In a unique and ambitious initiative to shed light on how civil and commercial conflicts are resolved in the 21st century – the Global Pound Conferences brought together over 4,000 conflict resolution stakeholders in 24 countries worldwide. The results are compiled in the report: Global Pound Conference Series: Global Data Trends and Regional Differences
The report is based on data collected from 28 conferences held in the period 2016-17 on the initiative of one of the world’s largest law firms – Herbert Smith Freehills, and in collaboration with PwC and IMI (International Mediation Institute) – in order to clarify global trends and tendencies within civil and commercial conflict resolution.
With a focus on corporate conflict resolution needs, the report challenges the traditional and basic notions of what clients want and how lawyers should represent them in commercial conflicts.
The report identifies four global key themes:
Efficiency is the key priority of Parties in choise of dispute resolution processes
Most conflict resolution offers remain an adversarial process with legal rights as the focal point. About two-thirds of the participating company representatives at GPC indicated that they want more efficiency in conflict resolution. This calls into question whether traditional conflict resolution processes still meet the needs of users.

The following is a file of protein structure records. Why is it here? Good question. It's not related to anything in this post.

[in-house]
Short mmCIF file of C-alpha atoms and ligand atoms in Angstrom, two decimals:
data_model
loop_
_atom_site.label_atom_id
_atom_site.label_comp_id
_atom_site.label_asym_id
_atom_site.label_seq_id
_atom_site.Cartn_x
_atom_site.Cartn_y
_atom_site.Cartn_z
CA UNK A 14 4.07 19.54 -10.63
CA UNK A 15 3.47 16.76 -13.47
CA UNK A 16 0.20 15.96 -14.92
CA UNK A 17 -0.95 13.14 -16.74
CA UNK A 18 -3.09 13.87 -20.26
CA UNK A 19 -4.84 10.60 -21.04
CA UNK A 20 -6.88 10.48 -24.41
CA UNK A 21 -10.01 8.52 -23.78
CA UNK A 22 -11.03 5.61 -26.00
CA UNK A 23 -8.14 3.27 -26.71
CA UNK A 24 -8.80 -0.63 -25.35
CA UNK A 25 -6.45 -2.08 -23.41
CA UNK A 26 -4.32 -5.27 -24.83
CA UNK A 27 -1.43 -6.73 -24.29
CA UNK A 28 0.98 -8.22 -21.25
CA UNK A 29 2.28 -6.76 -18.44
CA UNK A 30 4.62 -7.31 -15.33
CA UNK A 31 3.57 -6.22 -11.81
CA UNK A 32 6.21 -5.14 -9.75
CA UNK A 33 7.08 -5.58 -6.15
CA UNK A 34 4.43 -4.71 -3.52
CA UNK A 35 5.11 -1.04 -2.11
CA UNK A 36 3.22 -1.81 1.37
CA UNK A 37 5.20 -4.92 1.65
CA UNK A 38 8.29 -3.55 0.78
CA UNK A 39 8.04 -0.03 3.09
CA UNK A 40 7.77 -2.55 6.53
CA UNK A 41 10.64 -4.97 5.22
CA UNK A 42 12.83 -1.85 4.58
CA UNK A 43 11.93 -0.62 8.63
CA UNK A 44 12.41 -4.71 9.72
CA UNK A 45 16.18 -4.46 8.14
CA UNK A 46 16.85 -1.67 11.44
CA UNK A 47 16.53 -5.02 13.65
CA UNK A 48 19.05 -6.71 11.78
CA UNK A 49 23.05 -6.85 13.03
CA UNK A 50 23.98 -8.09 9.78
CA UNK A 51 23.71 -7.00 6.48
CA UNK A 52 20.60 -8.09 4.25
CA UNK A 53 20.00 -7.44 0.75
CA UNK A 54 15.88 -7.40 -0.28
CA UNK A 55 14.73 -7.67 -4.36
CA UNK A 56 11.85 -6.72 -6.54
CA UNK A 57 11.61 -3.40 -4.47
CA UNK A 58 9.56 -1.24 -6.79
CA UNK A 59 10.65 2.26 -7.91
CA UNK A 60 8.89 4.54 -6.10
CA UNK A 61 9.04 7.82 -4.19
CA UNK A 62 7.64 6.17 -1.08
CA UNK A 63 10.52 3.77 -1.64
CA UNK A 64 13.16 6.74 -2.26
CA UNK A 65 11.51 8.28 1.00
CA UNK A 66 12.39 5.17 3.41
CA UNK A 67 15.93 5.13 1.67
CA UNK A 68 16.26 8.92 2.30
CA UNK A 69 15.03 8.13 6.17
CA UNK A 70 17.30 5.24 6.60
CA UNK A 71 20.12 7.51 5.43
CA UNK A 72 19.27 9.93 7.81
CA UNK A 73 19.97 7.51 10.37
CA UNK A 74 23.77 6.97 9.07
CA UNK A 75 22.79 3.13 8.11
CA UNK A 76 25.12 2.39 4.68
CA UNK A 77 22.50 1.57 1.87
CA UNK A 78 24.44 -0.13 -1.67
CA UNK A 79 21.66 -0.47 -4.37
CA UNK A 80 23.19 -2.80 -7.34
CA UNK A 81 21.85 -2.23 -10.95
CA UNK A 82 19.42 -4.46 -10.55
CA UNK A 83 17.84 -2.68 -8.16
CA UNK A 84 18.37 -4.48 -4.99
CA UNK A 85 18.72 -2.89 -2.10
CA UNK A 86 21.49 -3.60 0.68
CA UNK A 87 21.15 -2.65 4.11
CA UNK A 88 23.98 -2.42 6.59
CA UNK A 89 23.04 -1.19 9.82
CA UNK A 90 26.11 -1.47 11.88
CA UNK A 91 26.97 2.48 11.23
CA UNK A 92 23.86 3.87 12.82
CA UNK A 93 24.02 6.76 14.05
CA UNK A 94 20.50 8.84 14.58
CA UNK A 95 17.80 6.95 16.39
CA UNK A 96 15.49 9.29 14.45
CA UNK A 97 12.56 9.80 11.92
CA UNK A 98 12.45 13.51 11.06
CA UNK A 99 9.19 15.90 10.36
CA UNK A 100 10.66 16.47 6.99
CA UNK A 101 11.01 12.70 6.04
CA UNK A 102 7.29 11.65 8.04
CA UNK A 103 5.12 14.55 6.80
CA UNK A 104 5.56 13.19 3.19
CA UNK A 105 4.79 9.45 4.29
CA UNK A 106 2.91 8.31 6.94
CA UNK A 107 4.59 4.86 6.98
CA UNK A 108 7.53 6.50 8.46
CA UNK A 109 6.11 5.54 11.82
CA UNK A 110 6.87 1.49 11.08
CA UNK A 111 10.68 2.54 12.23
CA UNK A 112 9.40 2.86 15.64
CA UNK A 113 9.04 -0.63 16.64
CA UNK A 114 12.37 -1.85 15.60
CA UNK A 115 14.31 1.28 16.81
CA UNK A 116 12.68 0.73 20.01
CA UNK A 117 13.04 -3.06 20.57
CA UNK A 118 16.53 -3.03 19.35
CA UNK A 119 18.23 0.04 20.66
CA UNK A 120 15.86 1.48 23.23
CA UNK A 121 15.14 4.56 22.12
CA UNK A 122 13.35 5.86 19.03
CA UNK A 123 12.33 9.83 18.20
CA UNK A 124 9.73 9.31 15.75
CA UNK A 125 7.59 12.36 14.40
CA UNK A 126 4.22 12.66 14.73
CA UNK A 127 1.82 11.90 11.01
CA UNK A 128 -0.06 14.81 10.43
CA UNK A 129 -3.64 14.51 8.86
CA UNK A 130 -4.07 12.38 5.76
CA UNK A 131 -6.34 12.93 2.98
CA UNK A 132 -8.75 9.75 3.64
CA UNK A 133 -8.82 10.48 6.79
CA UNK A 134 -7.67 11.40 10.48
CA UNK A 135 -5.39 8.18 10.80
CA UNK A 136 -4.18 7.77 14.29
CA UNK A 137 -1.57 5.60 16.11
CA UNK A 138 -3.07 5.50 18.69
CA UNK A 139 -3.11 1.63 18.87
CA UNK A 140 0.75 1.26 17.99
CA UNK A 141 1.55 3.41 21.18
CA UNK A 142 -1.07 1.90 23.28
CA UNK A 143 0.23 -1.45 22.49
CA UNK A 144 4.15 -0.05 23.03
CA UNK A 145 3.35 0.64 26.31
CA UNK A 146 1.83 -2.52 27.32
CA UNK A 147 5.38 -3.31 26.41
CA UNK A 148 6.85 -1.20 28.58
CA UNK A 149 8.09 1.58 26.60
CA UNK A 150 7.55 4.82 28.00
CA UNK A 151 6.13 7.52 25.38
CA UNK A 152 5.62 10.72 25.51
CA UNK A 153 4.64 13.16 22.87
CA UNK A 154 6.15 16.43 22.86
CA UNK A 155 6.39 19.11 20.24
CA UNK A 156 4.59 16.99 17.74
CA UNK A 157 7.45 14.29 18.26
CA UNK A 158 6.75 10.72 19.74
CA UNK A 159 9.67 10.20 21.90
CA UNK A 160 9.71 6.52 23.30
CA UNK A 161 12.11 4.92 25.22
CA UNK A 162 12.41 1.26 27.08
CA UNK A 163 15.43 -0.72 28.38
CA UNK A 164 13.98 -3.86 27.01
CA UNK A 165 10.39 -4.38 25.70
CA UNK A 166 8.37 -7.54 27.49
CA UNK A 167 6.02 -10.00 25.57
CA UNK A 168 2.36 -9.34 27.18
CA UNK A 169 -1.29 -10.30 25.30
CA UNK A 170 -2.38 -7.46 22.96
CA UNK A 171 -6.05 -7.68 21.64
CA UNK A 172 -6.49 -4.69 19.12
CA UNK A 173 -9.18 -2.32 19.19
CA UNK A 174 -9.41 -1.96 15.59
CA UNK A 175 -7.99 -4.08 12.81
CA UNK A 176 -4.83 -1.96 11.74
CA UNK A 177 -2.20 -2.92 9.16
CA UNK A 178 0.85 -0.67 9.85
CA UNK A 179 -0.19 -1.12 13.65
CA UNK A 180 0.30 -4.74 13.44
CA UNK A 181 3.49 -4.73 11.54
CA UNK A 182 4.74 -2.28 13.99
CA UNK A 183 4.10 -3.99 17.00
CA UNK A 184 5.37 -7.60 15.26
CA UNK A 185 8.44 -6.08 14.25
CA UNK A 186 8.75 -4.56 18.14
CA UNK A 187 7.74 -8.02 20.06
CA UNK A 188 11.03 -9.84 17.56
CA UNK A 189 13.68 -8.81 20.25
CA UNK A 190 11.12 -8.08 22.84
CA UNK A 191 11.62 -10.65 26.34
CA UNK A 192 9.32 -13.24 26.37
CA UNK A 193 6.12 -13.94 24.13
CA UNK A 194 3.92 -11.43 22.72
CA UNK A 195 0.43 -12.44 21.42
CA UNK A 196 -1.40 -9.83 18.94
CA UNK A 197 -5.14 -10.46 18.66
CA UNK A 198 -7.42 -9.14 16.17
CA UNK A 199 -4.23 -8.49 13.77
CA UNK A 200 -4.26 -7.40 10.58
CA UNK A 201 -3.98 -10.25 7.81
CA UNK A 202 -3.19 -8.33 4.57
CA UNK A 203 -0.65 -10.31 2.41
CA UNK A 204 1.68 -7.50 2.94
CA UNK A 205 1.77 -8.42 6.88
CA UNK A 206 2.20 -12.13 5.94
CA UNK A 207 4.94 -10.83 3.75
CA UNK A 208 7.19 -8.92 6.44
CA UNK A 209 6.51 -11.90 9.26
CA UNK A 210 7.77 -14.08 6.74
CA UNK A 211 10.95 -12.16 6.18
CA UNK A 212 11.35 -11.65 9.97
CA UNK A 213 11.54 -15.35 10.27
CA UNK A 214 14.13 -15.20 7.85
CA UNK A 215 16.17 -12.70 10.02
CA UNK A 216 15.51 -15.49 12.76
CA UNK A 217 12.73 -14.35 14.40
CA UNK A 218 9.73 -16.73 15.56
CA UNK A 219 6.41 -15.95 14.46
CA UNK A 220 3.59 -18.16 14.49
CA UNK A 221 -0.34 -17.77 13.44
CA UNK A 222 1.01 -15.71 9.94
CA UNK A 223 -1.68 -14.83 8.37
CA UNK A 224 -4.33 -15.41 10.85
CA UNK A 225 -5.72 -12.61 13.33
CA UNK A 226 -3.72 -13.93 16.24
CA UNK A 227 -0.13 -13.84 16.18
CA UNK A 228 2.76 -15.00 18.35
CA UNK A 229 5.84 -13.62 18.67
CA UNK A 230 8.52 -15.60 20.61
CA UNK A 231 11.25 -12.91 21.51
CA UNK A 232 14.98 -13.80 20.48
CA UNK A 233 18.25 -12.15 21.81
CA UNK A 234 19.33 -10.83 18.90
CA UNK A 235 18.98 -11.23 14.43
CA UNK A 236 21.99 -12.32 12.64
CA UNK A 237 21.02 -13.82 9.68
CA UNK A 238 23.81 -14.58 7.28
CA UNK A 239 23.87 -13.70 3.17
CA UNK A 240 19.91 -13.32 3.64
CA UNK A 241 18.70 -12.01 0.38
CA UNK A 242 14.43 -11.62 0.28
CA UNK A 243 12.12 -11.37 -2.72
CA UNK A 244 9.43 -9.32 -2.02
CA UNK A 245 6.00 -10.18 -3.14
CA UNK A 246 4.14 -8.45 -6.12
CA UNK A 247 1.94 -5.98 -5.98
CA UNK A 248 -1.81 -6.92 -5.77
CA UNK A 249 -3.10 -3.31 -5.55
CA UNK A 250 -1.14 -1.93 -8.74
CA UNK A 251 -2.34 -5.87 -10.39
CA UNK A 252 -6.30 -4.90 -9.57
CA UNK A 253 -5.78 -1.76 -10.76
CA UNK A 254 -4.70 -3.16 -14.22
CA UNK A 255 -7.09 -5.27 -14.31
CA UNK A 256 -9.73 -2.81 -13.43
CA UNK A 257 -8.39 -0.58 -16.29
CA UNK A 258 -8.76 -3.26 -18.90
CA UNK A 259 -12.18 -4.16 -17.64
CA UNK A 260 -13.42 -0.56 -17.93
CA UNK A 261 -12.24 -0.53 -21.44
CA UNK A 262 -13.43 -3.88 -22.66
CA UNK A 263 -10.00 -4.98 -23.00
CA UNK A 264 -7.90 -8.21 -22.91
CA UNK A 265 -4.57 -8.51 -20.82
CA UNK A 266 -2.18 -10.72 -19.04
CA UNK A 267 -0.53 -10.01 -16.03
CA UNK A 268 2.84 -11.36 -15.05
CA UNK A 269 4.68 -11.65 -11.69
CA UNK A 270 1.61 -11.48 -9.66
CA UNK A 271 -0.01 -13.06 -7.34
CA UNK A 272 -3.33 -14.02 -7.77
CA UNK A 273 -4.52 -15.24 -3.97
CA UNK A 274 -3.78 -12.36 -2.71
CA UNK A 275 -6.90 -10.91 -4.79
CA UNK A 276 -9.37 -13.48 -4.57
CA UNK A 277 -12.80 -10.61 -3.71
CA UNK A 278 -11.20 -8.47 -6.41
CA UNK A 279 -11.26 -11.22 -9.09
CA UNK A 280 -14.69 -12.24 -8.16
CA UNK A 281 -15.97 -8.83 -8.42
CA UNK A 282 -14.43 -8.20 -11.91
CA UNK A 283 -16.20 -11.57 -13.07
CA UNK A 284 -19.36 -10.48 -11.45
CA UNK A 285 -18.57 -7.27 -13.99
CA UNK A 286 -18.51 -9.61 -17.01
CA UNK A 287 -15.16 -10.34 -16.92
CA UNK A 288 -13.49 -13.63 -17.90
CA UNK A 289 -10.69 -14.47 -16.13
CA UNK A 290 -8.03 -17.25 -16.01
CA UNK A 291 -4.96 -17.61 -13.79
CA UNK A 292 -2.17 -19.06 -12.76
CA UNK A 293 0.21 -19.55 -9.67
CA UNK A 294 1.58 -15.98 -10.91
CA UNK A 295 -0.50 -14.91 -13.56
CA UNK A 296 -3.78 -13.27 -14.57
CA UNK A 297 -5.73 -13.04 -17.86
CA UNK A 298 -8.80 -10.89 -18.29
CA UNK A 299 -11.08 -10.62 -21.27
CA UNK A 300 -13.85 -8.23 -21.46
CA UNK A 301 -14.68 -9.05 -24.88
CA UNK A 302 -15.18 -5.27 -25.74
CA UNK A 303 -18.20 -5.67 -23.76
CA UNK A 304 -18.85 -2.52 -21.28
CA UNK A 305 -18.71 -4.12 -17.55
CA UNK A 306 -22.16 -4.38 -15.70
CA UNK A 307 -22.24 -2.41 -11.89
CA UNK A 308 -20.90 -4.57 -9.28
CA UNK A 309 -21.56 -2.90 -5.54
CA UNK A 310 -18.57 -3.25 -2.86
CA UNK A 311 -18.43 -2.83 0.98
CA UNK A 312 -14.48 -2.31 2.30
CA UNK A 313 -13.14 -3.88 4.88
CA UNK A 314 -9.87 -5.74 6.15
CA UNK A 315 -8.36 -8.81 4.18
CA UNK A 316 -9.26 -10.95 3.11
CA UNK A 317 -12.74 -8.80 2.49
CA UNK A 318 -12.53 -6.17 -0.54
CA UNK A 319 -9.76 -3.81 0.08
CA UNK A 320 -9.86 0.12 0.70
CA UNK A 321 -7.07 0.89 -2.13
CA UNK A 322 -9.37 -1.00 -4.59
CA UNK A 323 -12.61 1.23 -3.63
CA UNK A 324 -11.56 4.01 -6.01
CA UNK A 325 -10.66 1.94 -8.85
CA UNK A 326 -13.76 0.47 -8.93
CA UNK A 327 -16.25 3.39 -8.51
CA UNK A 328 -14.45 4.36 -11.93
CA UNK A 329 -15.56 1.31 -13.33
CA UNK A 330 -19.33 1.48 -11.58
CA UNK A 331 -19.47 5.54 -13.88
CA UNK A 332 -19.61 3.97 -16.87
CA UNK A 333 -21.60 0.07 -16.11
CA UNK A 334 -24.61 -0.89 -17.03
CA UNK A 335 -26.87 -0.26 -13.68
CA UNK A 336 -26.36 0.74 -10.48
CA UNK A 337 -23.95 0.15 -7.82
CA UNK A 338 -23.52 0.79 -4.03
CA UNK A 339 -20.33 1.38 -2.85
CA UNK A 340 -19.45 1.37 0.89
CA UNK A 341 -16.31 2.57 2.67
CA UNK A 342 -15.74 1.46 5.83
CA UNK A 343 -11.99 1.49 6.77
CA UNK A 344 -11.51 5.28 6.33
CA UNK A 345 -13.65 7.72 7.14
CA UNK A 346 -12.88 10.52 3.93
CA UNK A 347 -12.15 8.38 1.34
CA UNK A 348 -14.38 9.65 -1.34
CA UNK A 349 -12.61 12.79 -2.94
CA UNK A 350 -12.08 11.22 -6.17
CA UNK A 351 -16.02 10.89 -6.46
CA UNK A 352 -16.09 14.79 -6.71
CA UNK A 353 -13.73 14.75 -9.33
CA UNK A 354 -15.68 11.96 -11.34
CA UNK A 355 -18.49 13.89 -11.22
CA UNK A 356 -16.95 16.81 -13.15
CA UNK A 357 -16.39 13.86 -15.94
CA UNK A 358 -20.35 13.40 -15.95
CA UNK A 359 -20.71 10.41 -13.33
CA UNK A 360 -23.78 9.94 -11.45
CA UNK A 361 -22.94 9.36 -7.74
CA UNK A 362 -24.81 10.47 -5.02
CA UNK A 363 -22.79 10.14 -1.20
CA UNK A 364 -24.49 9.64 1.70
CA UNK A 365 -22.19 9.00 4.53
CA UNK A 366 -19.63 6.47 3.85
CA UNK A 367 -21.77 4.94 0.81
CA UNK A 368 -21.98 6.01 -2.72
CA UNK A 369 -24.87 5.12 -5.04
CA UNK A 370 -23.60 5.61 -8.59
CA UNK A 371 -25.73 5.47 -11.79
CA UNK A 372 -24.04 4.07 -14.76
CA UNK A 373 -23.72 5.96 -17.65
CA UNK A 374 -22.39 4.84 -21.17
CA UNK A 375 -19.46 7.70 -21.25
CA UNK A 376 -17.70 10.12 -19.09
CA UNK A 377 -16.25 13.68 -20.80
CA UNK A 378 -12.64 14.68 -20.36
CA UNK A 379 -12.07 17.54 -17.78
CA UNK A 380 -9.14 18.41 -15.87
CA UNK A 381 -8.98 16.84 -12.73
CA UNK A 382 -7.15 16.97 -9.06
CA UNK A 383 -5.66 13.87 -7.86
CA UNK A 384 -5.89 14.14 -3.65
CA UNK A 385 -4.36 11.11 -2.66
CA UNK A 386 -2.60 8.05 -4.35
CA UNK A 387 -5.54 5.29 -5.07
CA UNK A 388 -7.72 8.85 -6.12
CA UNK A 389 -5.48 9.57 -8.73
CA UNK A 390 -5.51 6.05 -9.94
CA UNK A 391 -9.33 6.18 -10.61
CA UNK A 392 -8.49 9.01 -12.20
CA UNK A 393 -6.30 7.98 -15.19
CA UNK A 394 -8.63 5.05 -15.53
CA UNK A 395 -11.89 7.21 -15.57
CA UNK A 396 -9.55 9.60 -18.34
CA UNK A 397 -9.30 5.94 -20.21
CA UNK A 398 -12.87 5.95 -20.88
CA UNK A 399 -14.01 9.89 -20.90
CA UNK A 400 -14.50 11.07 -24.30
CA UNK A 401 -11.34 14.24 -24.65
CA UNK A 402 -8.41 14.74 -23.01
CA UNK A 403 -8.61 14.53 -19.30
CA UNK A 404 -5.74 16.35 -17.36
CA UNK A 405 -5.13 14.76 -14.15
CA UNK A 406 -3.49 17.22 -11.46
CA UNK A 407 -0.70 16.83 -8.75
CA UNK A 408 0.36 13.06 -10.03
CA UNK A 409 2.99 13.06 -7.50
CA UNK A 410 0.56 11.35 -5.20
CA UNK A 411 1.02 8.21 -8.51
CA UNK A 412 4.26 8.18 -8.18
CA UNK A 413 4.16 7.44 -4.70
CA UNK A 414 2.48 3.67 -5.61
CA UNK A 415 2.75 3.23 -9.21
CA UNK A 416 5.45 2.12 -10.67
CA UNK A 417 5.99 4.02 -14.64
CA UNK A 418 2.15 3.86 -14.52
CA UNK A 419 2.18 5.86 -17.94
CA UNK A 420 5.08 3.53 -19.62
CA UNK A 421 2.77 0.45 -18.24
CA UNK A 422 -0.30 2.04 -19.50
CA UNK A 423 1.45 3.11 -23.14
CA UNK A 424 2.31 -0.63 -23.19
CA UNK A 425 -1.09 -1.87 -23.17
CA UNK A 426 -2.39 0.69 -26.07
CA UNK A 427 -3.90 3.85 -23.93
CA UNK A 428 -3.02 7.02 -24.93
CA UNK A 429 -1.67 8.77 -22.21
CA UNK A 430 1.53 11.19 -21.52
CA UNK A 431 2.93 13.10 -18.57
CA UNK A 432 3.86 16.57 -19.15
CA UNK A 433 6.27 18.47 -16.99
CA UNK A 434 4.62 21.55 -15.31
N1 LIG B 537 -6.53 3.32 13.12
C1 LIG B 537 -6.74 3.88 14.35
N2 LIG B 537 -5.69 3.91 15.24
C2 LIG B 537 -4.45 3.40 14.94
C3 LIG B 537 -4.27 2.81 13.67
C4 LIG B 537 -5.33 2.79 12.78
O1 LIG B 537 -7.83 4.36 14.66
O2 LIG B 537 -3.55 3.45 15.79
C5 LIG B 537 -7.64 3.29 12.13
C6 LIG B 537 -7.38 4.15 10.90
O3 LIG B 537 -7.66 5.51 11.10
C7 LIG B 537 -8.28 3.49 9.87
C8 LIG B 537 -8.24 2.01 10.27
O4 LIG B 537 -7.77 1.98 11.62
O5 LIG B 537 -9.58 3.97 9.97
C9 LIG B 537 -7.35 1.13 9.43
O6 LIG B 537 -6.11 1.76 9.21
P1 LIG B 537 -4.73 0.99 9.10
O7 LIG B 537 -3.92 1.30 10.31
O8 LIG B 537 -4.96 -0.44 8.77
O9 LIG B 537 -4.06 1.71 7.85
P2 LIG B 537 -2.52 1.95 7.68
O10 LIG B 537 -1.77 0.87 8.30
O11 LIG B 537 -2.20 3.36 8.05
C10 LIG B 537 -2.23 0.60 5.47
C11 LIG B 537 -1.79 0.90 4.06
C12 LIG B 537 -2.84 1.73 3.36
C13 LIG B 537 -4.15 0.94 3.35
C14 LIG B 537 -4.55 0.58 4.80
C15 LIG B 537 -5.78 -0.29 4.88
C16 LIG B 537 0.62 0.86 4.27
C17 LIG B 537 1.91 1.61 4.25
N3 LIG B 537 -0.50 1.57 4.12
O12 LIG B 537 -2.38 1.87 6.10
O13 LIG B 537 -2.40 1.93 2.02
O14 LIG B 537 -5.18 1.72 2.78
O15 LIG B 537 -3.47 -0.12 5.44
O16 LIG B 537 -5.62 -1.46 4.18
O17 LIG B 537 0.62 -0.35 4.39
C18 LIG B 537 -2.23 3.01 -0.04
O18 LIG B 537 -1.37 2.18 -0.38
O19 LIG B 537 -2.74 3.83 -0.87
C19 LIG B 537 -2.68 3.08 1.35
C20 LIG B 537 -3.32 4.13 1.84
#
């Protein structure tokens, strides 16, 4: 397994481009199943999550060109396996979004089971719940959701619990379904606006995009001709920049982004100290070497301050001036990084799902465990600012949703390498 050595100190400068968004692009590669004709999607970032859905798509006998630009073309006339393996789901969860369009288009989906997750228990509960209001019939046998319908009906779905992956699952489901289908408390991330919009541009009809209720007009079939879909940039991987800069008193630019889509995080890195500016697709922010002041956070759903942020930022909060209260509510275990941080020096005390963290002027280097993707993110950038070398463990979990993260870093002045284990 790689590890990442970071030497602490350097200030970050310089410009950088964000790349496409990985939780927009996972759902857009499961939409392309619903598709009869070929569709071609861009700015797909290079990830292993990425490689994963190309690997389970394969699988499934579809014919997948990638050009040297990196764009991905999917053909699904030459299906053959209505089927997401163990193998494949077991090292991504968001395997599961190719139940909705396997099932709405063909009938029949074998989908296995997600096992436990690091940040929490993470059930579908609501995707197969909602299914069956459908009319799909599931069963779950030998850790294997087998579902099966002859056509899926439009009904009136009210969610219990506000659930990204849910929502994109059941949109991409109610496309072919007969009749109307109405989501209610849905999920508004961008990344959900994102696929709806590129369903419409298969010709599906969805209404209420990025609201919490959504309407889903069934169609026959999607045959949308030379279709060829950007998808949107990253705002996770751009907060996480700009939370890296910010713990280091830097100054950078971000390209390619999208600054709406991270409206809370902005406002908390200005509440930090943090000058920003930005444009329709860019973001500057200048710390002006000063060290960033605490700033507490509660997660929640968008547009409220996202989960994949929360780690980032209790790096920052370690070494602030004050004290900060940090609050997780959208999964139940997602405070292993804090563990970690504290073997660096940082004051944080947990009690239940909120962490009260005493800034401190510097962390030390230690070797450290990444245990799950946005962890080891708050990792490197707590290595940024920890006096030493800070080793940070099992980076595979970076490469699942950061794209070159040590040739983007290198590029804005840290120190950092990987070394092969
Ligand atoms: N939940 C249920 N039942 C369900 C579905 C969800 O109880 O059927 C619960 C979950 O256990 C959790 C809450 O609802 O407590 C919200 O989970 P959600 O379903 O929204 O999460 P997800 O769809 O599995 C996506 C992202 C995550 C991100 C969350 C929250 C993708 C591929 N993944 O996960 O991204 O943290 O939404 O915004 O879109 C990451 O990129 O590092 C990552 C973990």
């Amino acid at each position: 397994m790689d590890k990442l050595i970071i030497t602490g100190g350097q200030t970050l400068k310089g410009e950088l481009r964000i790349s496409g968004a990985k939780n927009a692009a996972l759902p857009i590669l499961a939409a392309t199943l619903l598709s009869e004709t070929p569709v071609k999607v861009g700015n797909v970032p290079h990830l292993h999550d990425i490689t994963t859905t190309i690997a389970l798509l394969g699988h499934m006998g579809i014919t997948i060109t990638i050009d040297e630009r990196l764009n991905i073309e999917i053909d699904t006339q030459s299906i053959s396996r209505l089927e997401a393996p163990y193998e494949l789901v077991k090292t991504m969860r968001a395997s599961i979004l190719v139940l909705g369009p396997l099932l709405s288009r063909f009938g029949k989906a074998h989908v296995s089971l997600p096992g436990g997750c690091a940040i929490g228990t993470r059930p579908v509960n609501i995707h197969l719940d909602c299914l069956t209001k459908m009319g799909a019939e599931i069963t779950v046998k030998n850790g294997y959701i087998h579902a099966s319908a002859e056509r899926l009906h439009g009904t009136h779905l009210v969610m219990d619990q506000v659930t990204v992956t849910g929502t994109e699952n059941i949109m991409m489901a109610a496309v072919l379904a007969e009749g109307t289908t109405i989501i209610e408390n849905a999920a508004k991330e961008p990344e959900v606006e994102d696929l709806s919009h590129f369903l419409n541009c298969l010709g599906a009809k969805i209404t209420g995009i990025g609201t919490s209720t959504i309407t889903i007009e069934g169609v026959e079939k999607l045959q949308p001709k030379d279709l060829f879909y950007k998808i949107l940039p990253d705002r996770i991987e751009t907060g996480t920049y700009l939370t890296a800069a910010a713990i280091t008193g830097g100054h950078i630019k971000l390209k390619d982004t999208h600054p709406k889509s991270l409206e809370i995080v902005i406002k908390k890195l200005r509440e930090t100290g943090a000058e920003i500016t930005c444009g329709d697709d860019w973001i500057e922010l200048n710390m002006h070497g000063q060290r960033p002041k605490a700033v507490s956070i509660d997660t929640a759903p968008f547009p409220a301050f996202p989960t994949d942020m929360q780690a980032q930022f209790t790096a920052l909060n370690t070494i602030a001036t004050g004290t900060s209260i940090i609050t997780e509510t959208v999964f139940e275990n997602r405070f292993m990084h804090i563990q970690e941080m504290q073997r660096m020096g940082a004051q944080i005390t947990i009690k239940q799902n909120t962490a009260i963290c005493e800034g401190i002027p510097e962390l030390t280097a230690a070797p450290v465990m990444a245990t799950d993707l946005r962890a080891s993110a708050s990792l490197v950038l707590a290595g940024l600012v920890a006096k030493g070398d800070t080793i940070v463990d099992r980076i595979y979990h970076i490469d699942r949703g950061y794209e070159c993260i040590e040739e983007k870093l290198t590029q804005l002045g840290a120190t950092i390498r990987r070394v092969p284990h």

The companies expect greater collaboration from Advisers in conflict resolution
About two-thirds of the company representatives also expressed that they needed more cooperation from their lawyers. Both in the interaction between lawyer and client, but also in the approach to counterparties. This calls into question the traditional notions of how lawyers should represent clients. Is the zealous lawyer who stubbornly and at all costs fights his clients’ case still appropriate?
Global interest in the use of mediation – both before and alongside litigation and arbitration
With data pointing to a more collaborative and effective approach, it is not surprising that participants indicated that parties to conflict either through legislation or protocols and mediation clauses should be encouraged to use methods such as mediation before initiating legal proceedings. The report also highlights a growing desire for mediation to be used alongside litigation and arbitration.
Lawyers are considered to be the primary obstacle to change
The report concludes that corporate lawyers are expected to be the primary initiator of a change in the choice of conflict resolution method. In contrast, around 70% of conference participants indicated that external lawyers were the primary barrier to a changed approach to conflict resolution in commercial disputes.
For further information on Global Pound Conferences, including the other GPC reports, please refer to IMI’s website: www.imimediation.org/gpc